We’re treating a health disorder that millions suffer from, and these machines and masks are touching your face and being breathed into every night that you use it. As with any type of medical equipment, sanitizing is extremely important to ensure that your mask and tube are thoroughly cleaned from any types of bacteria or facial oils. One of the biggest complains or concerns we get from customers is leaks from their CPAP mask, and while a lot of time that may have to do with proper fitting or the right type of mask, it can also be caused by your cushion or headgear breaking down. A CPAP mask is going to sit on your face throughout the night, and the oils from your skin can cause your cushion to break down faster than standard wear and tear if not properly cleaned.

So how do you clean a mask properly? First, warm water and a mild detergent every morning after use is the bare minimum, as a user myself, I recommend going beyond that, whether it’s with CPAP mask cleansing wipes or a CPAP mask spray. The video that we made for you below will give you a basic outline of how to use these products, but in general they’re pretty simple. The wipes are like any typical household wipe, albeit with much different products in them, and they can be used to clean your mask and should be disposed of. The spray on the other hand is sprayed directly onto the mask, and then you should wash it off with warm water.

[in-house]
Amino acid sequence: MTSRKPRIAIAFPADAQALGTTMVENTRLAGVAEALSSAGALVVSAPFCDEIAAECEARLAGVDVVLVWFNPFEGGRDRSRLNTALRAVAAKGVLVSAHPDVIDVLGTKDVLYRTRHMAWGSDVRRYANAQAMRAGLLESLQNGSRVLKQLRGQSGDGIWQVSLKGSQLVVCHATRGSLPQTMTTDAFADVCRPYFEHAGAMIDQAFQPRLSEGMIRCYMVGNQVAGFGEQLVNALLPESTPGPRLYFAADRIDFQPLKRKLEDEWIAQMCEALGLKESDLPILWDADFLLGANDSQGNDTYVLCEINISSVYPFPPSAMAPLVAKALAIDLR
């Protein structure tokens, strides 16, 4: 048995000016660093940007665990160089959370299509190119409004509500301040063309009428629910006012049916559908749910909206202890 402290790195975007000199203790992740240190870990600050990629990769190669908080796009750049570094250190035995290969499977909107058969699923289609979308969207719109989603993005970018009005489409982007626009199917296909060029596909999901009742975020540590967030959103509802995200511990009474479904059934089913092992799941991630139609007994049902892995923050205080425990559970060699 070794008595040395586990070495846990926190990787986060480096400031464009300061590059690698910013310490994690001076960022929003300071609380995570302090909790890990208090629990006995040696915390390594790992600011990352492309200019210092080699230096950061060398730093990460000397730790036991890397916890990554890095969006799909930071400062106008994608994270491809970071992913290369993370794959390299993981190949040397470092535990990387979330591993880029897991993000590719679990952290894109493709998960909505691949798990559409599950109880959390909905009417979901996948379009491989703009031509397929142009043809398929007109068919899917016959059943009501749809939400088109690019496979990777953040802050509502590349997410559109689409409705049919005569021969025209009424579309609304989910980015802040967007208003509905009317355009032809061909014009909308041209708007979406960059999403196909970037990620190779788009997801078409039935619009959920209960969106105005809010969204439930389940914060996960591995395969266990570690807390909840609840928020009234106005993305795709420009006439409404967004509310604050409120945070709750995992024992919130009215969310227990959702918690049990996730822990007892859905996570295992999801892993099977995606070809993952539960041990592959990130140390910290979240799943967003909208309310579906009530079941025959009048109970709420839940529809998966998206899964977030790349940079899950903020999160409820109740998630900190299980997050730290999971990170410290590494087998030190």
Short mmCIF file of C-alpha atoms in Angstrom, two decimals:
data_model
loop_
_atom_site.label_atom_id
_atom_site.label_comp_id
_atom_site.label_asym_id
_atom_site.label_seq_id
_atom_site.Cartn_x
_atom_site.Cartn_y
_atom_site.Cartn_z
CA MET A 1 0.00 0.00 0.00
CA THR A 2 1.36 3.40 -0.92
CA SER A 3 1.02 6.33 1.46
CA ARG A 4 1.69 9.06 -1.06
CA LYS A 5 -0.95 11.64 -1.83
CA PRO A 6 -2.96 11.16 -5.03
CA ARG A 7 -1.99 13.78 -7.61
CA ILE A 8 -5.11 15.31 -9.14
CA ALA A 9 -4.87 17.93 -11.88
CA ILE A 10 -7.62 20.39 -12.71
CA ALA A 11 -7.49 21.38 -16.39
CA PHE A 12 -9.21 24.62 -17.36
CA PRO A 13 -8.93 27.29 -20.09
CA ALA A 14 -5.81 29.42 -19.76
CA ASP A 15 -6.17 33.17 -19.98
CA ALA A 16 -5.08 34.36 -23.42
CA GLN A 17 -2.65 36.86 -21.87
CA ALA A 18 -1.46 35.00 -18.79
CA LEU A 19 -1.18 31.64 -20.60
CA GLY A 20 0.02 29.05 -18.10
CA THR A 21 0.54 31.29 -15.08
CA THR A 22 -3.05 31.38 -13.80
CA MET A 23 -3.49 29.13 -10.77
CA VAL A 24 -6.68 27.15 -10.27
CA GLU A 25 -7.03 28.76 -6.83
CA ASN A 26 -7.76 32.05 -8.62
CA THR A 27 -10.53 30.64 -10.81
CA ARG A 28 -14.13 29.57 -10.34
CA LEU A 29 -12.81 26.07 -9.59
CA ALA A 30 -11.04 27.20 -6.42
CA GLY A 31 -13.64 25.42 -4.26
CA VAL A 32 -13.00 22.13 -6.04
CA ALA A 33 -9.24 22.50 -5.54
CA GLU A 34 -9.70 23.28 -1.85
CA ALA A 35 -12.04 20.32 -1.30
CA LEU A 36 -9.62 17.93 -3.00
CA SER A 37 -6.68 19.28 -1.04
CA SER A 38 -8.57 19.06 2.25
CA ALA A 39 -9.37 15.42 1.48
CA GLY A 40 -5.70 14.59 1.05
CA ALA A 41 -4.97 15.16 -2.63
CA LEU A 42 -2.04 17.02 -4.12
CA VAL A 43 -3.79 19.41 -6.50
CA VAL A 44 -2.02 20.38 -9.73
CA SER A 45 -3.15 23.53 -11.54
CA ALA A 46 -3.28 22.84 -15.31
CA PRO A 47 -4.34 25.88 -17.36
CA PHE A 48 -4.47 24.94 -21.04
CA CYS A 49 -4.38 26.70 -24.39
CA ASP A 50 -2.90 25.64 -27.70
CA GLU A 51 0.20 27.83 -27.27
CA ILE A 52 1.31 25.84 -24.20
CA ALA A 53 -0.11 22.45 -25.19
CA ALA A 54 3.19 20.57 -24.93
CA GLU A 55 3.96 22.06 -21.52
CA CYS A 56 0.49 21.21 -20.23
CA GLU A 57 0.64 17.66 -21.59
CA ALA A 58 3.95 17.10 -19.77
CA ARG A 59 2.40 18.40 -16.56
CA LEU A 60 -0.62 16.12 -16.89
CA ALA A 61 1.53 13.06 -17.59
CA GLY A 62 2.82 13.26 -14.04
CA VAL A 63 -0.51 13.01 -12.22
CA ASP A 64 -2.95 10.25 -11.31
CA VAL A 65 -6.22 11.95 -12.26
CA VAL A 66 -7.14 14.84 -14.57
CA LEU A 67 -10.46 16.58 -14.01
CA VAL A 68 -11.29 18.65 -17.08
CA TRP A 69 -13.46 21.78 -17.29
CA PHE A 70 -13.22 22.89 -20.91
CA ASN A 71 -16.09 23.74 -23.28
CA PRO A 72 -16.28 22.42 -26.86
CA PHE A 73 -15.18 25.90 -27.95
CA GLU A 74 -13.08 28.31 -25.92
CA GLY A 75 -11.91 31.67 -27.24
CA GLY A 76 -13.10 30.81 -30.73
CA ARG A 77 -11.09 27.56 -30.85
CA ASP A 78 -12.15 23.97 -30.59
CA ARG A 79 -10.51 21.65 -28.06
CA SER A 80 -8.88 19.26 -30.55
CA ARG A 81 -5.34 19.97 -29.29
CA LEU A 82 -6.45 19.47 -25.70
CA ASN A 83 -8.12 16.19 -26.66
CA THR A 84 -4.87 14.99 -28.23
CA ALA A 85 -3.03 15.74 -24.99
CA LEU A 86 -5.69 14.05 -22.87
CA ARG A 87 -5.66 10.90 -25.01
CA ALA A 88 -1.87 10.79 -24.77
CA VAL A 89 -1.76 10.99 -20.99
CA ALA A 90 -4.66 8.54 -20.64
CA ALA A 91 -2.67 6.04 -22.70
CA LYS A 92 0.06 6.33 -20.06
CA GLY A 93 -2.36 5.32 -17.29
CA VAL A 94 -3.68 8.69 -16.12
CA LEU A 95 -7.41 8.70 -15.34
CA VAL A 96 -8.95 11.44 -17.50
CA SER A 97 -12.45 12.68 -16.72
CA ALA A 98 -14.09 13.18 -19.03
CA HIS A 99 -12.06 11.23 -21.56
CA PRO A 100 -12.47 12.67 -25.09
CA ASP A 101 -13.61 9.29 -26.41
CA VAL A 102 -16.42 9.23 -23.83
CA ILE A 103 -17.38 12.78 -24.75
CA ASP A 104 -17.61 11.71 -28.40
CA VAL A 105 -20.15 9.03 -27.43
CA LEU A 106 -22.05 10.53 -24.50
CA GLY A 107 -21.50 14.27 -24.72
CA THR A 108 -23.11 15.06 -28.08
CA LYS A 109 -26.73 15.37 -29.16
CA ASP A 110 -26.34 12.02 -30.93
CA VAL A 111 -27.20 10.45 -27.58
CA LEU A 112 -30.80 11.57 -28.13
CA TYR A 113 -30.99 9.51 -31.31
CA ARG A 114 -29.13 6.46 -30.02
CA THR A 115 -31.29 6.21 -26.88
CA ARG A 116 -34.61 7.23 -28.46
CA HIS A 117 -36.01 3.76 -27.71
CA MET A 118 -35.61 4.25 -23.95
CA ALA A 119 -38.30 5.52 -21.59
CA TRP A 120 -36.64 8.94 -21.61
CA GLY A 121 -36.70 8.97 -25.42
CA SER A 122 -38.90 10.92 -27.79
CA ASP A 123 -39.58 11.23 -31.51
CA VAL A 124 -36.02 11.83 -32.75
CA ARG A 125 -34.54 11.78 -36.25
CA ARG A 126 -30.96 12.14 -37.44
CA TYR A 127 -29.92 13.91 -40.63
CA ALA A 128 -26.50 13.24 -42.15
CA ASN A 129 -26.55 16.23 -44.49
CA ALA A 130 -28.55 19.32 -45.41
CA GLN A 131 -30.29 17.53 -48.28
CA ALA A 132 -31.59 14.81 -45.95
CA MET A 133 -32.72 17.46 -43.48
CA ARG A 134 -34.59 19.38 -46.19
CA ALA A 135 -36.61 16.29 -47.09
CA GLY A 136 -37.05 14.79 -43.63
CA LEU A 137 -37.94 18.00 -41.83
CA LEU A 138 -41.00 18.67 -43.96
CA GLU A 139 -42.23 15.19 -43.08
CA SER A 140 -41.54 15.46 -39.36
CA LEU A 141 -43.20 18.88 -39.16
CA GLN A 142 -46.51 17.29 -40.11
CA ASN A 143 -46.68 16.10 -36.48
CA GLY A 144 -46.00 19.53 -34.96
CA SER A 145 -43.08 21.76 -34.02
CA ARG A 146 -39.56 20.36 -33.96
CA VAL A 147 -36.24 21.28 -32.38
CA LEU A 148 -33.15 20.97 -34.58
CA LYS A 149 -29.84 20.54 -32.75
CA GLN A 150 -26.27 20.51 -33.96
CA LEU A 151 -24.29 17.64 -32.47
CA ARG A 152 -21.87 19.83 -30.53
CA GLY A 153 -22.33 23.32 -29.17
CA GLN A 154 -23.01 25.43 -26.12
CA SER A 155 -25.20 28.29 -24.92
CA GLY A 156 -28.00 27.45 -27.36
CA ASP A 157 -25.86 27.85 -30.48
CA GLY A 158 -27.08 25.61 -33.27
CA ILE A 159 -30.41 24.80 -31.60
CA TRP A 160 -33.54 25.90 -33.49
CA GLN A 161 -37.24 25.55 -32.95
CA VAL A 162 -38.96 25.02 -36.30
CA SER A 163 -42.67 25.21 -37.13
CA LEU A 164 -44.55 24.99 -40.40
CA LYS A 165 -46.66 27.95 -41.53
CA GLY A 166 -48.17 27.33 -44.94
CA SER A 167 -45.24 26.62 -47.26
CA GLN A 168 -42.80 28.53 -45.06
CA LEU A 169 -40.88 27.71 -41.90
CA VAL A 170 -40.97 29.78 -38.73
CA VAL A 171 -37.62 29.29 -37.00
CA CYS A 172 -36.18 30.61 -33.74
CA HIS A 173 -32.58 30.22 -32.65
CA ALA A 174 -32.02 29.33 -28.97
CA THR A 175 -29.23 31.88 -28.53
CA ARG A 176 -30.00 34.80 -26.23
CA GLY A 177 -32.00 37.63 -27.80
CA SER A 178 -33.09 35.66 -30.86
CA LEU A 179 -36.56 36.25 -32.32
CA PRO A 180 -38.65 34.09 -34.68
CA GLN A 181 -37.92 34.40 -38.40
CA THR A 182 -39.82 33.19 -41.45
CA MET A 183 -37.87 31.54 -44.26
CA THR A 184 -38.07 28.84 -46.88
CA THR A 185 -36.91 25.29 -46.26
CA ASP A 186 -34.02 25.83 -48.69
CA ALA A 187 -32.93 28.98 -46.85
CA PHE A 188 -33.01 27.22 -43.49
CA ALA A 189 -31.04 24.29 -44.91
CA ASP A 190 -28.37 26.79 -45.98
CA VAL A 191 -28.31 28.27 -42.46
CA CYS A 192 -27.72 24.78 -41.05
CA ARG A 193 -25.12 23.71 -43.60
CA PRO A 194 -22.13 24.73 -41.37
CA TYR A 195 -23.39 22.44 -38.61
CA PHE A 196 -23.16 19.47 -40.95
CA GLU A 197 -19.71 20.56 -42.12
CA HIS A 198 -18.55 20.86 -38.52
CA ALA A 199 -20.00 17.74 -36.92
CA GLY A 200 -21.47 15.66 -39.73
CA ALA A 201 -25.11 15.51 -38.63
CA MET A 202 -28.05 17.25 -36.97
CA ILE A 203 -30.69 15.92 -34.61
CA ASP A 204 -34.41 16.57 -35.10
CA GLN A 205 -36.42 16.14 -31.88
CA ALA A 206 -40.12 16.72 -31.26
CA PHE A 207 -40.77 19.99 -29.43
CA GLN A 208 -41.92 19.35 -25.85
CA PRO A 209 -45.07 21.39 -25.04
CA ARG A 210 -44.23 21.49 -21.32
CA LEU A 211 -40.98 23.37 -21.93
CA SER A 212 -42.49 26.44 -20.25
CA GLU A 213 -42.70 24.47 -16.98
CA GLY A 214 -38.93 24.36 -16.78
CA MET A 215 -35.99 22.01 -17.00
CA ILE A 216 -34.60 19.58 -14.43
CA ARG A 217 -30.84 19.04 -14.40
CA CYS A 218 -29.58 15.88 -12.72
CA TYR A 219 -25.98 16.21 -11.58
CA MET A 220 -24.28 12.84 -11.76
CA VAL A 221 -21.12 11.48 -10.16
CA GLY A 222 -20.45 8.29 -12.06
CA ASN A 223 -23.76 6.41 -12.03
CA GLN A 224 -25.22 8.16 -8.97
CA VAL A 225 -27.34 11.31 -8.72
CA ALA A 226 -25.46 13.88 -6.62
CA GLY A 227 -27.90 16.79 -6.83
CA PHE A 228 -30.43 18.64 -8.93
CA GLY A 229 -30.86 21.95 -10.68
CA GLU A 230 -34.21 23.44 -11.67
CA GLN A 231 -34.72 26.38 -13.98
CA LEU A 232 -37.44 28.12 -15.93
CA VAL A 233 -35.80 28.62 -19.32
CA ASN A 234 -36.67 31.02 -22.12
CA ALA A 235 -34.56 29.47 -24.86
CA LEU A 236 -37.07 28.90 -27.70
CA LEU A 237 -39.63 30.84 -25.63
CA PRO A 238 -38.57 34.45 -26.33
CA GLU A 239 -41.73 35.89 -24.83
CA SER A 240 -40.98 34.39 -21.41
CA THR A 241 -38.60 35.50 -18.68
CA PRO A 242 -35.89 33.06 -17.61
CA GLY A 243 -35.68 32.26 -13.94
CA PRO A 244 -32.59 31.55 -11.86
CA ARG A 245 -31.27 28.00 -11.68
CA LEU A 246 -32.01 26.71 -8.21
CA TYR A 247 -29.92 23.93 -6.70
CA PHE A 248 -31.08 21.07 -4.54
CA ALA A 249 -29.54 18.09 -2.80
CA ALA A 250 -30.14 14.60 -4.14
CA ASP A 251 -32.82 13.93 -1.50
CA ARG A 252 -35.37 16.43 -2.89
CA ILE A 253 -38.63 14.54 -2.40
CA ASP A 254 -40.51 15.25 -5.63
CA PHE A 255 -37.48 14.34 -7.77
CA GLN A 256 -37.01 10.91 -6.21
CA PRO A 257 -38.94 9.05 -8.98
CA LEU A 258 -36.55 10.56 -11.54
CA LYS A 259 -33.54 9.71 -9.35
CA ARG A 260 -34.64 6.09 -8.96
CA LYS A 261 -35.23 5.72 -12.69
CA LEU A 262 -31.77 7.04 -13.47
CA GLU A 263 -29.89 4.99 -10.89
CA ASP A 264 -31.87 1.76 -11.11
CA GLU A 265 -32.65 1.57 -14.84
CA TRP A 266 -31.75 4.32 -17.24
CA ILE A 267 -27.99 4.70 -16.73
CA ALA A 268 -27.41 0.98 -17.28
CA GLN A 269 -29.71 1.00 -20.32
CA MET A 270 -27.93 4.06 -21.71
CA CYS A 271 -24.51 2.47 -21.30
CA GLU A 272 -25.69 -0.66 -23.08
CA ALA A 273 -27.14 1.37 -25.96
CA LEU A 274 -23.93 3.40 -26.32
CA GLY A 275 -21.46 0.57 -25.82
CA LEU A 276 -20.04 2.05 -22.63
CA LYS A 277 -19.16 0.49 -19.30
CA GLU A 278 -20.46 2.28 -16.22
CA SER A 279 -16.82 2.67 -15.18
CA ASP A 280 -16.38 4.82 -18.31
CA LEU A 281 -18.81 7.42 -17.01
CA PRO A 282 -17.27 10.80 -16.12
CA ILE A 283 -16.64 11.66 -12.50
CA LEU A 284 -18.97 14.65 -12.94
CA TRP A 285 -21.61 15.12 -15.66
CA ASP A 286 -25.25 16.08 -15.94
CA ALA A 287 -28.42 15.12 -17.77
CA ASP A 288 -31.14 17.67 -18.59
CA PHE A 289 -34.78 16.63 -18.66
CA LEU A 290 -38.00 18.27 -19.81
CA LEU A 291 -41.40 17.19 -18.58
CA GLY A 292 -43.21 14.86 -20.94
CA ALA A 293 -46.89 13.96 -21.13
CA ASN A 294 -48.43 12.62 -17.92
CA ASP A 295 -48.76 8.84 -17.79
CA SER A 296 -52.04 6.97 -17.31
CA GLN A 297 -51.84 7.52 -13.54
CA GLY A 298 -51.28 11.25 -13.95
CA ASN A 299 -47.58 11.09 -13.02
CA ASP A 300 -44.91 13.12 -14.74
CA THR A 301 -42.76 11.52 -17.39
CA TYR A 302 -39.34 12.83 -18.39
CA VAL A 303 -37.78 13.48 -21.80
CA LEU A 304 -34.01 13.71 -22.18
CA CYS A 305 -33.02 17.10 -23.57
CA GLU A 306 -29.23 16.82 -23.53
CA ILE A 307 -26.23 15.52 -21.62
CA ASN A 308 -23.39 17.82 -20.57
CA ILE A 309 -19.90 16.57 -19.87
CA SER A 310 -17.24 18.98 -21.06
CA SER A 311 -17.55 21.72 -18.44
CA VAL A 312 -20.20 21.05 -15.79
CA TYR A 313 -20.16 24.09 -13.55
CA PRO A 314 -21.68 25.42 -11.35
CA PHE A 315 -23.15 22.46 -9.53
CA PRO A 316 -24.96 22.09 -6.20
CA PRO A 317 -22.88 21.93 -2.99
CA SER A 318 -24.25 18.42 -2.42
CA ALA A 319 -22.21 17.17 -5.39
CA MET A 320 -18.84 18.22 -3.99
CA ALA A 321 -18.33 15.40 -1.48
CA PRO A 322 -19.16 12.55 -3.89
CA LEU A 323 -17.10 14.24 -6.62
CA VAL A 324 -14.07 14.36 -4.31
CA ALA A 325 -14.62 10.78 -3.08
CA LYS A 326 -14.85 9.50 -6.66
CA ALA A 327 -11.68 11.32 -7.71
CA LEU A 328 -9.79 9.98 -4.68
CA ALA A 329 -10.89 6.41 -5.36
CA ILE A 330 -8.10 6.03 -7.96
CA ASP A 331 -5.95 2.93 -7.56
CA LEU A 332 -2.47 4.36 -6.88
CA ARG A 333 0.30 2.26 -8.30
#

Masks are just one part of cleaning CPAP equipment, possibly the most important piece to clean on your set up is the hardest to thoroughly do. The CPAP tube will build up bacteria over consistent use, and while washing it out with water and soap and hanging to air dry may work, it’s not guarantee to remove everything inside. This tube brush has been one of the most beneficial things I ever purchased for my set up. While I use the standard 6 foot tube, this brush is also available in a 5 foot length, and as you see in the video, you should clean out both sides to make sure you get all the way through the tube.